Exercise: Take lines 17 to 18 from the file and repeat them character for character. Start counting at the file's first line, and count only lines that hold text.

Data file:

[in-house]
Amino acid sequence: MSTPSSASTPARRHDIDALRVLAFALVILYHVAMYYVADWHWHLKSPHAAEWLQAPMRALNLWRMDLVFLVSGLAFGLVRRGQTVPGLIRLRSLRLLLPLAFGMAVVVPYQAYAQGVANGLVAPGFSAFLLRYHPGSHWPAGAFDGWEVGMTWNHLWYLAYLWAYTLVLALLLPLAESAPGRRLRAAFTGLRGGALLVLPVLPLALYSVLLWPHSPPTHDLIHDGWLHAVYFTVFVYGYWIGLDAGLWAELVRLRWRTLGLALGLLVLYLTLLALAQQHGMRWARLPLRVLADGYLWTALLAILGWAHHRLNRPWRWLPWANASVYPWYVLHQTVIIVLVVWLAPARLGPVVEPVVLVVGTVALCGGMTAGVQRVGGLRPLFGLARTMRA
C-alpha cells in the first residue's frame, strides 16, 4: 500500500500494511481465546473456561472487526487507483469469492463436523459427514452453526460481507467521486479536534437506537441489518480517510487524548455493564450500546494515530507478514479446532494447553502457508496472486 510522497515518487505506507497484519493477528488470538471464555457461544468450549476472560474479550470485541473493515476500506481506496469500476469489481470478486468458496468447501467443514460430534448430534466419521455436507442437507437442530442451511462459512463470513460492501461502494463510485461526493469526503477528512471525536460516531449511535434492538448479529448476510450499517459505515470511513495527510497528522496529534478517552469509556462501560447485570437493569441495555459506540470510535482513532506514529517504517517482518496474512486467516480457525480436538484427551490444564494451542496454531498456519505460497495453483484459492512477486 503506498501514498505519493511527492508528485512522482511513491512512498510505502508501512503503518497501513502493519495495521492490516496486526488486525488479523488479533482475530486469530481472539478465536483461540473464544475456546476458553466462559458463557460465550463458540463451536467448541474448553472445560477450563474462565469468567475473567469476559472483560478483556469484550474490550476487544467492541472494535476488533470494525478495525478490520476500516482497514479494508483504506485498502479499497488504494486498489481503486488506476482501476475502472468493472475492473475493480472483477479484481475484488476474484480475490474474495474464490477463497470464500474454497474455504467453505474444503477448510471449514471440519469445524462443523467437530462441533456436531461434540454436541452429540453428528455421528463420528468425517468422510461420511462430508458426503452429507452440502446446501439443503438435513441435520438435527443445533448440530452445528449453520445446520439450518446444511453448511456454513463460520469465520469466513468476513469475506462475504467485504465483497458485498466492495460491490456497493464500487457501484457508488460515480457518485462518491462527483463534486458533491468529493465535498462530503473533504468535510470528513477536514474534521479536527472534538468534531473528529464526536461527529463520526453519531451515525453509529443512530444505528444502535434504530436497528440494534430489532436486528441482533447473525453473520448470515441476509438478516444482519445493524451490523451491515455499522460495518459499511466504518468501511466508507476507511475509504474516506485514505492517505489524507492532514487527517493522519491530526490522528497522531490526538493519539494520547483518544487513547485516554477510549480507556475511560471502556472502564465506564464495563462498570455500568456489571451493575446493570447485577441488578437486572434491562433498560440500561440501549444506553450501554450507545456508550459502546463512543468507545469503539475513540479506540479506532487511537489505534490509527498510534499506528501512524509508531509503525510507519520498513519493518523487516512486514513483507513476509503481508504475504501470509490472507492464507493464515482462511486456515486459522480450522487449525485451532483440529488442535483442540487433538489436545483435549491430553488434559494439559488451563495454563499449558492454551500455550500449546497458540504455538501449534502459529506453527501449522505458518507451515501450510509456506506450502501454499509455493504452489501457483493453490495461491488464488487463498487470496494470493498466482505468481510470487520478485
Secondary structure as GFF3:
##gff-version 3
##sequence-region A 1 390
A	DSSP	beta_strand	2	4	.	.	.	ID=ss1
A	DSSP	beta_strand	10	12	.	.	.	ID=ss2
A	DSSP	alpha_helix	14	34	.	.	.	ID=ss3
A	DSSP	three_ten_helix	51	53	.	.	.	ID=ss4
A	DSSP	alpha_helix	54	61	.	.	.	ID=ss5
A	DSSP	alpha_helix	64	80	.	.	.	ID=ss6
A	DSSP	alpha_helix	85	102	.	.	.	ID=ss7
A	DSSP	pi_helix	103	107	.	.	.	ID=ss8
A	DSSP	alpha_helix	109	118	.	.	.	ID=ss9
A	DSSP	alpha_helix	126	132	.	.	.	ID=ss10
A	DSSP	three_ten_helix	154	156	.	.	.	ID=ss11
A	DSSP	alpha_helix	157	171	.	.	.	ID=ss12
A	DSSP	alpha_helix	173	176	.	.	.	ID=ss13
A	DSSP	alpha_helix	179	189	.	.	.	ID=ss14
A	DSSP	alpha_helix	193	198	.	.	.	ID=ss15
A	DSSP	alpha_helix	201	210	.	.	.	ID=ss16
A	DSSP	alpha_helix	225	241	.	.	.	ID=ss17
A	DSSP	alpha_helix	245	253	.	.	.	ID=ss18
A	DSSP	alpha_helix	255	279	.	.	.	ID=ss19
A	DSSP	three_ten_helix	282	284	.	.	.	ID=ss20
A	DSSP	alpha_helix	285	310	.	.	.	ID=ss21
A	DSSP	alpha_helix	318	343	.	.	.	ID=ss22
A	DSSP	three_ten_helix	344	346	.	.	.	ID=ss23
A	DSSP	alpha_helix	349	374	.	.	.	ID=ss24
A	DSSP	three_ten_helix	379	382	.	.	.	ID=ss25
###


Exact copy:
A	DSSP	three_ten_helix	154	156	.	.	.	ID=ss11
A	DSSP	alpha_helix	157	171	.	.	.	ID=ss12